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I like to use the new Rayovac I-C3 rechargeables that can recharge in 15 minutes, with special charger. They are about the same quality as Duracell/Energizer for a cheaper price. I got 4 for $10, thats $2.50 each. If you pay say $5 for 8 energizer, thats 62.5 cents each, when you use your rechargeables 4 times, you start saving money. :D Just make sure the maH value is above 2000 maH.

I can second this cahrger and battery setup, they are amazing, I love mine. 15 minute charges and I get about 14 hours from a set in my Sportrack Map.

 

Definitly a money saver if you use batteries like I do, and a time saver compared to standard rechargables.

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I don't think that your tape player was ruined by rechargeable batteries, it sounds like it was a piece of junk to begin with. The chemical composition would not cause your tape player to fail either, unless the chemicals actually leaked out into the tape player.

 

The only noticible difference your tape player would have cared about is a slightly lower voltage, 1.2 volts per battery instead of 1.5 volts per battery. So as far as the tape player is concerned, it would have behaved as if it had regular batteries that have run low.

 

While the voltage is slightly lower (eg. NiMH batteries), they have the ability to produce a steady current until the end of their use before going dead. In a GPS, the battery meter will not show the batteries as fully charged, but they will last as long or longer than alkalines.

 

Since the load (tape player or GPSr) determines the current draw, I find it hard to believe that using a rechargeable would have caused your tape player to break.

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In a GPS, the battery meter will not show the [NiMH] batteries as fully charged, but they will last as long or longer than alkalines.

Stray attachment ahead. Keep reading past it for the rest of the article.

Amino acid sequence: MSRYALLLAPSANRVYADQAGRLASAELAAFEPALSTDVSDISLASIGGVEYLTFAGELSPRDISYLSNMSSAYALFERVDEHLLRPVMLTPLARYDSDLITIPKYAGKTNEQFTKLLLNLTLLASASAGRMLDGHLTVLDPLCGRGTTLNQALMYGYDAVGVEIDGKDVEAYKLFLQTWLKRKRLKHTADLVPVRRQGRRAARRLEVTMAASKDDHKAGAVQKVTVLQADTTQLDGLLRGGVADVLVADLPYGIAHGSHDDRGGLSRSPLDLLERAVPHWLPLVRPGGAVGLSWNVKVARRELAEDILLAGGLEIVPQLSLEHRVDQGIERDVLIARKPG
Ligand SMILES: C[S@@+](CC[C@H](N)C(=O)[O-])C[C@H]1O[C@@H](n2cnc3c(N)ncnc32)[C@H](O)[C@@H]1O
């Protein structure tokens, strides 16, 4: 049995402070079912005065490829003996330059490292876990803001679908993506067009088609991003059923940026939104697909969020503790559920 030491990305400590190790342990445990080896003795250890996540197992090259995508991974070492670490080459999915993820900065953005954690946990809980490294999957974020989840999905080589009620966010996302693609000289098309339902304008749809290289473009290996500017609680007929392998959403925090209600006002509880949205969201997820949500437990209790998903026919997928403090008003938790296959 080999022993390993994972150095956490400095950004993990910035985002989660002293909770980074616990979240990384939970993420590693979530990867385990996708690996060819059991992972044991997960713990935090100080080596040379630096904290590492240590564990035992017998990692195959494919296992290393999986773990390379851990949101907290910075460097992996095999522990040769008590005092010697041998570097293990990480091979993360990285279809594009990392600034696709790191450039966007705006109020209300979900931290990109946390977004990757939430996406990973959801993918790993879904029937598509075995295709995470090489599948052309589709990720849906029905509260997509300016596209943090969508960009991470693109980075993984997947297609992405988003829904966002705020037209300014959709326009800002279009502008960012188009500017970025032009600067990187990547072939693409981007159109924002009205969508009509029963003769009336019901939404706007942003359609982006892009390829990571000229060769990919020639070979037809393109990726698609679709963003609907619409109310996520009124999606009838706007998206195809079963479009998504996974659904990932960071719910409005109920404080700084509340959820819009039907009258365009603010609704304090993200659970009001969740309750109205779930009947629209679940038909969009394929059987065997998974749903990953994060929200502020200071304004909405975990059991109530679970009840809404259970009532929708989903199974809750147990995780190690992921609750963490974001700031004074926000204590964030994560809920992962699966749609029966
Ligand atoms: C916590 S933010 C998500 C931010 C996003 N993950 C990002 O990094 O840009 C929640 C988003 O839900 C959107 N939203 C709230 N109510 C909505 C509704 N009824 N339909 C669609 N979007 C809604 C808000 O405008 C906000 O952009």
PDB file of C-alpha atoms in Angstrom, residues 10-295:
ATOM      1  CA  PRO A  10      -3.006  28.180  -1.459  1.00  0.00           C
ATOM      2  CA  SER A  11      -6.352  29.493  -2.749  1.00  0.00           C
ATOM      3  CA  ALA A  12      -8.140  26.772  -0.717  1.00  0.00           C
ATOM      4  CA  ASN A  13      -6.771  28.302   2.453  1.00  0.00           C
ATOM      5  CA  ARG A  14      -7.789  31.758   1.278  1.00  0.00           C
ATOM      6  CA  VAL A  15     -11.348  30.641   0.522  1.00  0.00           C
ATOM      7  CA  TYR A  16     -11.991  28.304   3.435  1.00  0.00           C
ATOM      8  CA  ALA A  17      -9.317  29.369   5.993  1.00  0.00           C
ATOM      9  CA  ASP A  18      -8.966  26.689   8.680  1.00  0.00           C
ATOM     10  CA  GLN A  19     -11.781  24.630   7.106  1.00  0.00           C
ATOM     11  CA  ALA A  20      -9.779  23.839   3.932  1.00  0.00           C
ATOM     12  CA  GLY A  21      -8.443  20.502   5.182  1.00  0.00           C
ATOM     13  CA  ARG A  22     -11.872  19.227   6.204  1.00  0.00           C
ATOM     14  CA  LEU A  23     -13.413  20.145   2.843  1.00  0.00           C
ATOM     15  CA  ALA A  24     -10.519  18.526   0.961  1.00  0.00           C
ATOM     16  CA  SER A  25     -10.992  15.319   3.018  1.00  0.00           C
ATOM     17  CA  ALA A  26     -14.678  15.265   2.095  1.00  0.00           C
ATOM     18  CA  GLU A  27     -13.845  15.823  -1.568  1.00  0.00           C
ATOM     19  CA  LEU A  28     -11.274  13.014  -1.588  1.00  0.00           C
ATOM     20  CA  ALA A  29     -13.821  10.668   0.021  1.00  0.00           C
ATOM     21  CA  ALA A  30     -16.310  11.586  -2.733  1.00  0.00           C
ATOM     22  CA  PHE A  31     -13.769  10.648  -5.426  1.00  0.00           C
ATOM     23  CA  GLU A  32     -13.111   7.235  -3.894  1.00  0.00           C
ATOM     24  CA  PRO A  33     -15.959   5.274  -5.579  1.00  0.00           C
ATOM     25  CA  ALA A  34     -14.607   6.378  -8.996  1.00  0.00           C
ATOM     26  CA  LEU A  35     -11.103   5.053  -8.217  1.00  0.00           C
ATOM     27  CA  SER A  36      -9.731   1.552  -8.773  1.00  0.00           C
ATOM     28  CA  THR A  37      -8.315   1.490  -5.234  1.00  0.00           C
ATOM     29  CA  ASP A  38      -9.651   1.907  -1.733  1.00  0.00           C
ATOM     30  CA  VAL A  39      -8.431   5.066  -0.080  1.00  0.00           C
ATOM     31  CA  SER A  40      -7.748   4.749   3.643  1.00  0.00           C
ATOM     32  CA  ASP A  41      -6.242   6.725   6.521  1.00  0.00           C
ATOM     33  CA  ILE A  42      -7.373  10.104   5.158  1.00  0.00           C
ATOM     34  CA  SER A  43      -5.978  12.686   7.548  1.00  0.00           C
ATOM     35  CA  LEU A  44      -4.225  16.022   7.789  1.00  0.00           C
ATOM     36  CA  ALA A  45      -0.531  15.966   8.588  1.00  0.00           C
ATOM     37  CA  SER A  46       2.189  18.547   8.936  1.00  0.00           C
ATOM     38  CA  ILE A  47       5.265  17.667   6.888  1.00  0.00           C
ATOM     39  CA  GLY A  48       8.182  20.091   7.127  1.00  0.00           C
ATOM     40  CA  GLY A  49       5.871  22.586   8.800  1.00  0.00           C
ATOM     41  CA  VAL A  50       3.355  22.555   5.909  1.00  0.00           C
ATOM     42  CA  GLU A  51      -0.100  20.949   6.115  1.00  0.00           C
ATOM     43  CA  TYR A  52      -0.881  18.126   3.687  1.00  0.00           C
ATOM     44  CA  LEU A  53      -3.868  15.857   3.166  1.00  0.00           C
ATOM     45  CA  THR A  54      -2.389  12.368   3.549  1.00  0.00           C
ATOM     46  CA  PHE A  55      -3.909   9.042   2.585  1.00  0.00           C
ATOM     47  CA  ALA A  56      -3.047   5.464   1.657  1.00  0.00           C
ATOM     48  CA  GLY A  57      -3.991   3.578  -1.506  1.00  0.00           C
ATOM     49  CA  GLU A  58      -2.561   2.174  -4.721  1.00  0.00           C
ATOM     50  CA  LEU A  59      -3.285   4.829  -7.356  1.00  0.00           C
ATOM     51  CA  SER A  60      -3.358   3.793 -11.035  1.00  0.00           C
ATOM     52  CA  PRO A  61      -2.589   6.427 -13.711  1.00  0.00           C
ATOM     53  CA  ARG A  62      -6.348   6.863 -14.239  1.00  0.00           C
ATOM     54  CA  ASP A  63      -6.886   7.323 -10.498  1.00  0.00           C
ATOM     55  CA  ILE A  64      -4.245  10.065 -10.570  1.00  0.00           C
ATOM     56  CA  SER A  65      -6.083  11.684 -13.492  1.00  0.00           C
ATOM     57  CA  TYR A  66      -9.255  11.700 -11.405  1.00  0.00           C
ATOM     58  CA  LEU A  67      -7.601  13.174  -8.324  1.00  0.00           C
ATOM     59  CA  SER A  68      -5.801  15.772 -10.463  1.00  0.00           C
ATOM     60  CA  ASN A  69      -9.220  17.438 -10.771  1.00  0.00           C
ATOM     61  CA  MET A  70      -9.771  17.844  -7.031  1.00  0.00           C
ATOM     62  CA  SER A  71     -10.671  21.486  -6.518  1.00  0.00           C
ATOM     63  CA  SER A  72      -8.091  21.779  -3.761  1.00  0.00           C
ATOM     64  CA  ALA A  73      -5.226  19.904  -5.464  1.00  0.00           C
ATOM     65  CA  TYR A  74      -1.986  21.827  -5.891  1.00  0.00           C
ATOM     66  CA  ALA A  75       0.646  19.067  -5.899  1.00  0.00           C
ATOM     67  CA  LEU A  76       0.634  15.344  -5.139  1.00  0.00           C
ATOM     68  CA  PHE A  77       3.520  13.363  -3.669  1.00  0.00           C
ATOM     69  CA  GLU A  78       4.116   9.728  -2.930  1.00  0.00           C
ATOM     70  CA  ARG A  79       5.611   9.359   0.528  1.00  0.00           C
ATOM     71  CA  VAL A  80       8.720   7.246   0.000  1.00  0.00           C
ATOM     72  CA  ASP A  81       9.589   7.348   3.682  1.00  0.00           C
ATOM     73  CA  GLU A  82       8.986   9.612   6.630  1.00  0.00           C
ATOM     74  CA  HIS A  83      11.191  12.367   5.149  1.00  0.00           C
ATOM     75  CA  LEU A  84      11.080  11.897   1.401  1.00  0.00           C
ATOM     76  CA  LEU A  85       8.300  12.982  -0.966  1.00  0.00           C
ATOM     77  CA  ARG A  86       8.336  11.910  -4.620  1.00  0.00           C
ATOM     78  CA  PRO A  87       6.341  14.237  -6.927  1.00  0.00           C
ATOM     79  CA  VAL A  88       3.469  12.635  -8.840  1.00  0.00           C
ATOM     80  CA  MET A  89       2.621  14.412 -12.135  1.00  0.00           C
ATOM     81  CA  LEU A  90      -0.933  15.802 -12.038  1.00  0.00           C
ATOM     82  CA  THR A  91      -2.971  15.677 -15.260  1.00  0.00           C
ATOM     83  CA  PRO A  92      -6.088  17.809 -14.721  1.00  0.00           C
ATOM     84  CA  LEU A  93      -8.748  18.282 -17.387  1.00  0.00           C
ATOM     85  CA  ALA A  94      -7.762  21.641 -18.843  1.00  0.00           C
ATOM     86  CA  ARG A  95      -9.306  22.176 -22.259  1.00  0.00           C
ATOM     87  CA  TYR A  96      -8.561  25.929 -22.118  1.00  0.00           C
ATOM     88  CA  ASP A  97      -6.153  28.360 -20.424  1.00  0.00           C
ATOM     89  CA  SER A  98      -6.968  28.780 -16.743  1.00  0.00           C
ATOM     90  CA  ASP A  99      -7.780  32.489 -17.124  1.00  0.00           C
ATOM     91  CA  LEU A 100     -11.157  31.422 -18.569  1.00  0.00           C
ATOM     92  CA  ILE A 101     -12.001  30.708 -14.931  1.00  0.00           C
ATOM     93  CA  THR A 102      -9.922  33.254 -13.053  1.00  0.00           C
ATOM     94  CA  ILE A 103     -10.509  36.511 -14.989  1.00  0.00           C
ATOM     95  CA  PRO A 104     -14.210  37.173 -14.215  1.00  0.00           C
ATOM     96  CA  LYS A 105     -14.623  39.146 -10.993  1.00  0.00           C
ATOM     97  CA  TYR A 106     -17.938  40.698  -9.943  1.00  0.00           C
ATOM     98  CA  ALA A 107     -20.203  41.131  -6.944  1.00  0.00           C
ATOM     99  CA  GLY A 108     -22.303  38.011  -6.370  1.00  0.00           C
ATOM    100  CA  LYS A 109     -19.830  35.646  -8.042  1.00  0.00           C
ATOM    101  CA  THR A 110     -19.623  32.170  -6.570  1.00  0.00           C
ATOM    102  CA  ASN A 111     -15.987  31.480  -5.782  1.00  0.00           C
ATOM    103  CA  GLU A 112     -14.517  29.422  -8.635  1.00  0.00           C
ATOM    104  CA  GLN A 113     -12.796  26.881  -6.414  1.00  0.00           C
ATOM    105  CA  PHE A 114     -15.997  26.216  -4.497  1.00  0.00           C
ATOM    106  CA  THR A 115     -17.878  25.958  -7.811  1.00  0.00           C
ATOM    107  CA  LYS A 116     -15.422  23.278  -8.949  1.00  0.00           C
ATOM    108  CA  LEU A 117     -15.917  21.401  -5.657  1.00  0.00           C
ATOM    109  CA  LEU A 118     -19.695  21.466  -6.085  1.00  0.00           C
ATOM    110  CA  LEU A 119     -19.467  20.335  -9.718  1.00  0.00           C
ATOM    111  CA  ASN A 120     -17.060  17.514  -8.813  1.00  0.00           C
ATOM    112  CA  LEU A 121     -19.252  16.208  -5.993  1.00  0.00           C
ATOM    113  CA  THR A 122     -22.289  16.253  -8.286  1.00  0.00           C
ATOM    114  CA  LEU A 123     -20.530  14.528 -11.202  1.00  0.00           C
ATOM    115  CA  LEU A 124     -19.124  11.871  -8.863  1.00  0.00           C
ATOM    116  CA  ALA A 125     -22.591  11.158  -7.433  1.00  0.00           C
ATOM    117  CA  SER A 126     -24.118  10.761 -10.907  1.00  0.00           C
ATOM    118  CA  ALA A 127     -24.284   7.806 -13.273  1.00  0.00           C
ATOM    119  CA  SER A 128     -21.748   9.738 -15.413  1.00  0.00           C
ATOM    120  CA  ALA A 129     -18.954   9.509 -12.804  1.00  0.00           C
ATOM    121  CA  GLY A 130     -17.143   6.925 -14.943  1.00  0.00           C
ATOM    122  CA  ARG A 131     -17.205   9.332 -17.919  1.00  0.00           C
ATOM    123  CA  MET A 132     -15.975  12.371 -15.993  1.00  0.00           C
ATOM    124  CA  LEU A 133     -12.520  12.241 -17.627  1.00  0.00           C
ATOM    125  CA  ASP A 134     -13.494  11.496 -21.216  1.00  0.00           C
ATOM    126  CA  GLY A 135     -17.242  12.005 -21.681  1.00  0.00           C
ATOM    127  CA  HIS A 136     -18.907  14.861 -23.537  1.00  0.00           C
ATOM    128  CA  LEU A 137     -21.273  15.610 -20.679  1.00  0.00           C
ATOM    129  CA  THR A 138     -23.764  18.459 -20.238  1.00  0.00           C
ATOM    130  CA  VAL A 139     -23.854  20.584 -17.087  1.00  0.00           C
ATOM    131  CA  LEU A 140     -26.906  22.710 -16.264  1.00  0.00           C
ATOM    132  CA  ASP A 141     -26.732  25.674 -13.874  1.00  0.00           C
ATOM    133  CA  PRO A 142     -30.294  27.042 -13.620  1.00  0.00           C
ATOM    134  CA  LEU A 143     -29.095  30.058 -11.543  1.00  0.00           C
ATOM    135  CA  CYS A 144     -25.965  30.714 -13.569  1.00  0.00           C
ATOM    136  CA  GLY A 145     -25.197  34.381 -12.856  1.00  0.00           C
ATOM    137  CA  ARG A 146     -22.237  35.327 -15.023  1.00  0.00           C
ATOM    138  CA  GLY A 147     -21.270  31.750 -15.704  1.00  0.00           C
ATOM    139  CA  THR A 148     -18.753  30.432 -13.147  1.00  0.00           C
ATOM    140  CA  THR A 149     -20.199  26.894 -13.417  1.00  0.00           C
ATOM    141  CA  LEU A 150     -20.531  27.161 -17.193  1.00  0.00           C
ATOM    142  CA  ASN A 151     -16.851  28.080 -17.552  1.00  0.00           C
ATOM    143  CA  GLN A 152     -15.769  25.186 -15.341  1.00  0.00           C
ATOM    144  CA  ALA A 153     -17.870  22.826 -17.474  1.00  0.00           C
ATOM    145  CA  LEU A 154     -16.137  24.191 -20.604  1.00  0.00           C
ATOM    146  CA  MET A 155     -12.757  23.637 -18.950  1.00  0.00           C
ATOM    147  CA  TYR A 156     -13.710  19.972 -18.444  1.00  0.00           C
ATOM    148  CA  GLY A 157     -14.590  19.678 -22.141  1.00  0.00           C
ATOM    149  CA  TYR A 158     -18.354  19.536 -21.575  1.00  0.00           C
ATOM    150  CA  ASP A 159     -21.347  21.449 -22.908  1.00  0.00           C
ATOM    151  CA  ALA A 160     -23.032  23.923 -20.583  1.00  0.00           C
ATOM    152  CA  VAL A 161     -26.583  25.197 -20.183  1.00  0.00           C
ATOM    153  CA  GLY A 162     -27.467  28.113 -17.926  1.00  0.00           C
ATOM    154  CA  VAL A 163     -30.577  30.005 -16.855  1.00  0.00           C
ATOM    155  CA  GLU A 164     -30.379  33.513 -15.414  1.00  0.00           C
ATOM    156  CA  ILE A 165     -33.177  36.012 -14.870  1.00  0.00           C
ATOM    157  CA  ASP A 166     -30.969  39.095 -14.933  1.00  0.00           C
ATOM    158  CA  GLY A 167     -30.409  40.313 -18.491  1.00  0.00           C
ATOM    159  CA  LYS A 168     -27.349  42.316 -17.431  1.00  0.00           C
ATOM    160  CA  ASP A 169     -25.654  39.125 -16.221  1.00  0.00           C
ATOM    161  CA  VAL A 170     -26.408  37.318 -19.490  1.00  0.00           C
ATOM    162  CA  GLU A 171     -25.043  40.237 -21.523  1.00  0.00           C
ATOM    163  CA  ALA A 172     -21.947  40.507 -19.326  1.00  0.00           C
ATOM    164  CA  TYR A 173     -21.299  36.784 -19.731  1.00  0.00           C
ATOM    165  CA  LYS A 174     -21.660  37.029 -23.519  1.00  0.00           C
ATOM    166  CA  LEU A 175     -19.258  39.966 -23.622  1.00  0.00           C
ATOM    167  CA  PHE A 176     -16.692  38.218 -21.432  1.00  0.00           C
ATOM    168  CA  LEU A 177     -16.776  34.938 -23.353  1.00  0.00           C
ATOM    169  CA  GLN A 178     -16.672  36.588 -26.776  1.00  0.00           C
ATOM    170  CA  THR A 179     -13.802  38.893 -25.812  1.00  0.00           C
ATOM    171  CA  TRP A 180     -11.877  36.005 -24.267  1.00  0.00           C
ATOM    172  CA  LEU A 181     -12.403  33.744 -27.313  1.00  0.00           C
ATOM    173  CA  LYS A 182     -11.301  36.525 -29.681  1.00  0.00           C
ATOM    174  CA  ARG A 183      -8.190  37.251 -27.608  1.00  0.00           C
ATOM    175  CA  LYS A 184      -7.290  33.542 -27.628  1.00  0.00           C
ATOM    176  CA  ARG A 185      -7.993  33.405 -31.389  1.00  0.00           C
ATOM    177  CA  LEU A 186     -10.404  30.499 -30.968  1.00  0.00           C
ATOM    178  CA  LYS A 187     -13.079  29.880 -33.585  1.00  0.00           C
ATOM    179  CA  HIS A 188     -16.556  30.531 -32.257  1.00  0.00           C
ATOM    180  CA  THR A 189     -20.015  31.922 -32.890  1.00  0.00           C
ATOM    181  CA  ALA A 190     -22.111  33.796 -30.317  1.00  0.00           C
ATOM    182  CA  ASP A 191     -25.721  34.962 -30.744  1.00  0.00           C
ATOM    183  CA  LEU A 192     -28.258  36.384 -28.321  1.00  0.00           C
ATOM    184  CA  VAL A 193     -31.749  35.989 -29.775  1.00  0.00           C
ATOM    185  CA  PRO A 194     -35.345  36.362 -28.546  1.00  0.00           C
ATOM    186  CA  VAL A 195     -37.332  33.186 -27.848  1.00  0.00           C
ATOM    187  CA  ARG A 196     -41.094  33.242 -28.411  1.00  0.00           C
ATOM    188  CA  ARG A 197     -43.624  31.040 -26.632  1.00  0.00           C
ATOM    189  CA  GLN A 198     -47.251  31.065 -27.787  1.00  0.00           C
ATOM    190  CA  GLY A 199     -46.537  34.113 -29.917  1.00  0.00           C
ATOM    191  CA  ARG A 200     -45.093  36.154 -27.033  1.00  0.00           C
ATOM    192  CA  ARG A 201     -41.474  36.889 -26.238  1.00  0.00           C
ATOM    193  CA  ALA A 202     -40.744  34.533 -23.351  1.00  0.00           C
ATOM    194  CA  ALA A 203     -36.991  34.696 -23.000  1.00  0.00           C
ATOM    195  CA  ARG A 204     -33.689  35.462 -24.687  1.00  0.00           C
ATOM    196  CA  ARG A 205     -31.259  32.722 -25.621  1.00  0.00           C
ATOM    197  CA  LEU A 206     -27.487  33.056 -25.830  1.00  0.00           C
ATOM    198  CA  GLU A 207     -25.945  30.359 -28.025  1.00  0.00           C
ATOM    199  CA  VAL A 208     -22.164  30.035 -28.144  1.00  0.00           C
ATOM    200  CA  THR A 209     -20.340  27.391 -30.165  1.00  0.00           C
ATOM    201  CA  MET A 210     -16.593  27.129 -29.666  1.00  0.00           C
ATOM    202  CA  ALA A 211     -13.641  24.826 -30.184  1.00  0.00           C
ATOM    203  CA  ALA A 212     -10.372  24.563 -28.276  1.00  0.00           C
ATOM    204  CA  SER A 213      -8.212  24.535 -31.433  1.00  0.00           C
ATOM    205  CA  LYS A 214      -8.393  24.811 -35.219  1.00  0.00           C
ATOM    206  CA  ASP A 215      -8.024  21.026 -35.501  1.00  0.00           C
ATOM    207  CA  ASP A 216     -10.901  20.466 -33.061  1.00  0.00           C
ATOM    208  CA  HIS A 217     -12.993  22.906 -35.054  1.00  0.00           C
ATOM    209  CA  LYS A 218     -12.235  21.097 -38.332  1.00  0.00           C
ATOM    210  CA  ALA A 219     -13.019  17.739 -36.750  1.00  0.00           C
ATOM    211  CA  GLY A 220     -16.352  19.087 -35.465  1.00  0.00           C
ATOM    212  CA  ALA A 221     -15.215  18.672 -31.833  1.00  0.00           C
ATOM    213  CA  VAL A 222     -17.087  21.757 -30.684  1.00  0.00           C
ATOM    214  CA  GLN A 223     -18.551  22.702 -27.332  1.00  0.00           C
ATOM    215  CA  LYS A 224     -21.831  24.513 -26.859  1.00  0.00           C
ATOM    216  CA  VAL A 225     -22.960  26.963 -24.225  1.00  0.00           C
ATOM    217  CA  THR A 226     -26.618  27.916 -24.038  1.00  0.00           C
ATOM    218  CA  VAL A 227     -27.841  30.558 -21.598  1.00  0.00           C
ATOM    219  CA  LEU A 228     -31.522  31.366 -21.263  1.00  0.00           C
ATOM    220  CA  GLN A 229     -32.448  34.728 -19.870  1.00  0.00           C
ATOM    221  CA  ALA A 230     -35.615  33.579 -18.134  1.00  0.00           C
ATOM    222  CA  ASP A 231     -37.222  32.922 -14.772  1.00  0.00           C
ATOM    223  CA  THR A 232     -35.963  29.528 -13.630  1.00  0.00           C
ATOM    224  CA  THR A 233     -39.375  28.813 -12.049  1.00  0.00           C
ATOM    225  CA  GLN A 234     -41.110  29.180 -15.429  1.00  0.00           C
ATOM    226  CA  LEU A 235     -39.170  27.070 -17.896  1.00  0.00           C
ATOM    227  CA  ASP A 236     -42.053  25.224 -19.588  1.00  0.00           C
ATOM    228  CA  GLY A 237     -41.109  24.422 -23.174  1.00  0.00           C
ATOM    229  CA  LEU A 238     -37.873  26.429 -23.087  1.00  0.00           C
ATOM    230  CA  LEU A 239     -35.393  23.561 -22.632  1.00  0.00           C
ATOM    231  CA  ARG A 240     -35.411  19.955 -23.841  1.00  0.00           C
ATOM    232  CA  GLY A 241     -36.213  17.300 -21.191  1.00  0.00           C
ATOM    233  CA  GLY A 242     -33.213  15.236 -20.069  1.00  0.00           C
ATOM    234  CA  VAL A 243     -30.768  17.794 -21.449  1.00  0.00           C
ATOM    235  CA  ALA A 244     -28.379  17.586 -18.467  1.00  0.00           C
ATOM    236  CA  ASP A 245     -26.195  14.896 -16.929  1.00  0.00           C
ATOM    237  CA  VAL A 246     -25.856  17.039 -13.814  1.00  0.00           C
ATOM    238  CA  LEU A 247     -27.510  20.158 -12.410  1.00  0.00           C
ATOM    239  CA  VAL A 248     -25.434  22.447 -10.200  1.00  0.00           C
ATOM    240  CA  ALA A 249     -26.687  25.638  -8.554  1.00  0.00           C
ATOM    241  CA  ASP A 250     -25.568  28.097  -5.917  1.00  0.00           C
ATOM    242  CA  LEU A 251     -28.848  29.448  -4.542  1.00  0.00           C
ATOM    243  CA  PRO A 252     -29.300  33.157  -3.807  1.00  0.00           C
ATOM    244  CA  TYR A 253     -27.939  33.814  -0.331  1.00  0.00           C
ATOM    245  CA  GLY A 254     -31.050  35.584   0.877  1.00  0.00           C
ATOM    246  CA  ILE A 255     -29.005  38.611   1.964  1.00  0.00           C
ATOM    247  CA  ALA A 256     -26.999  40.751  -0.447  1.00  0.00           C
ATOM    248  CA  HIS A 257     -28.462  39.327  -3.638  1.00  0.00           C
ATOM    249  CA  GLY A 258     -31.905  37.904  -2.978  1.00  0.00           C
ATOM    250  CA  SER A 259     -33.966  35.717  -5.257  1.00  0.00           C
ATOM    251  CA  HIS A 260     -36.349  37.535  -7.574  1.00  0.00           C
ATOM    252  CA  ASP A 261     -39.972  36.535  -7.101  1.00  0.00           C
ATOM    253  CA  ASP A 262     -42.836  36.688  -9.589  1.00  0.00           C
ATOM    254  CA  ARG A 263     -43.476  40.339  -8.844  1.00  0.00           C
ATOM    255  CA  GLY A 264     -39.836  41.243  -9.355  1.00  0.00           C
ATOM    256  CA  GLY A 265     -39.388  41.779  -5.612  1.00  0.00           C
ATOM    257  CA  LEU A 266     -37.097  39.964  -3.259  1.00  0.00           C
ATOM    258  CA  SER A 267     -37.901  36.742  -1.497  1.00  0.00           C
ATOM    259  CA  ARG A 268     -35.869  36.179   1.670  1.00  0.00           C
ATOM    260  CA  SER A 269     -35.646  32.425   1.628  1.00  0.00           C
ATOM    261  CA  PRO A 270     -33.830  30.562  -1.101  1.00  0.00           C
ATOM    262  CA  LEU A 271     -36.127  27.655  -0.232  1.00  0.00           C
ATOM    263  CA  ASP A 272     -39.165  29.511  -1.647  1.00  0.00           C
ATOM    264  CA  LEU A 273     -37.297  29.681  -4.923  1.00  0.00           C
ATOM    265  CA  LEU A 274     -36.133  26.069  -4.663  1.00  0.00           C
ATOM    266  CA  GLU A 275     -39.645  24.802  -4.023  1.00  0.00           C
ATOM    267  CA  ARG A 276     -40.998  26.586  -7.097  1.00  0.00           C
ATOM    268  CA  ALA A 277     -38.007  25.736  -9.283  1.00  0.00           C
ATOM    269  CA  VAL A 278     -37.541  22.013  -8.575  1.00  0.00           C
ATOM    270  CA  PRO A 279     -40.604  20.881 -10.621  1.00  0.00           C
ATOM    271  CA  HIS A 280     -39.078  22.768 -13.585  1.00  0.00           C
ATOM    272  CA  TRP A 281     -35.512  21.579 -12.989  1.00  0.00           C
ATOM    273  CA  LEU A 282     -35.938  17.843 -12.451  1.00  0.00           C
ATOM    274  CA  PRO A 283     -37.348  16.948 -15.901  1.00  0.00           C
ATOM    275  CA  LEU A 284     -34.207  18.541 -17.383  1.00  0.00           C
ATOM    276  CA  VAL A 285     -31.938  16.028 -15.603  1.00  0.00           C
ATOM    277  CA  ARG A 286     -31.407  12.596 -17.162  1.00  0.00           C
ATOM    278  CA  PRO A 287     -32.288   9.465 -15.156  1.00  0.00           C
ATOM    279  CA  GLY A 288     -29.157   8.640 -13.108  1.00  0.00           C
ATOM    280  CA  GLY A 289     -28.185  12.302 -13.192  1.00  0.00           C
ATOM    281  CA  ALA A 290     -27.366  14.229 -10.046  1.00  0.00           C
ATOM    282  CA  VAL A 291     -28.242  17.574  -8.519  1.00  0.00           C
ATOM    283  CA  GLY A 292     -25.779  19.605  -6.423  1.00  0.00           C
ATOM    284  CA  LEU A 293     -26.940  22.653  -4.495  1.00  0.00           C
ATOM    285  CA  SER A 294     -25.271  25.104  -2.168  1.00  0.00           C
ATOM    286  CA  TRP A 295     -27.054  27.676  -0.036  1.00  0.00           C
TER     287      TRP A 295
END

You really can't make a blanket statement like that about NiMH versus alkalines. The useful service life of an alkaline battery is highly dependant on the discharge rate. This is why you do not see alkaline batteries rated in mAh like you do for NiMH batteries. Depending on the current draw of the specific GPSr, alkalines could last significantly longer, about the same, or significantly less than the same size NiMH.

 

For example, a AAA NiMH battery might give you 30 hours at a discharge rate of ~25mA, while the same size alkaline battery would last for about 60 hours. But at a 70 mA discharge rate, both batteries would give you about 10 hours of service. Higher discharge rates than that and the NiMH wins hands down.

 

Like for most of the questions rasied on the gc.com boards, the answer to the original question is "whatever works for you".

 

-Rick

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Yes, yes, yes. NiMH are the best. (Wait, that rhymes!)

 

FRMS radios, digital camera, GPS, palm pilot device...

 

Just be sure you get an "intelligent" fast-charger which treats the batteries better.

 

Never let them drop below 1.0 volts (recharge before storage, recharge before use).

 

I've been using the same high milliamp rechargables for, yeesh, many, many years.

 

Enjoy,

 

Randy

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I don't think that your tape player was ruined by rechargeable batteries, it sounds like it was a piece of junk to begin with.

No question about it. That was the excuse the company used to avoid giving me the money back - and as I said, they only knew about the re-chargables being used coz I was silly enough to leave them in there when I took the piece of junk back to the store. Now, if I had been in the mood for an argument or a stand up yelling match..... But I wasn't.

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I've never thought about rechargeable. I buy a brick of 48 batteries at Costco for $12.

Cost isn't the issue. Many here are also environment conscious.... Those 48 batteries head right into a landfill when you're done. I can recharge my nmh's over 1000 times.

 

Gutwrench

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I've never thought about rechargeable. I buy a brick of 48 batteries at Costco for $12.

Cost isn't the issue. Many here are also environment conscious.... Those 48 batteries head right into a landfill when you're done. I can recharge my nmh's over 1000 times.

 

Gutwrench

Alkalines have never been considered Toxic waste. You can never send your's to the landfill.

 

blah, blah....

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I've never thought about rechargeable. I buy a brick of 48 batteries at Costco for $12.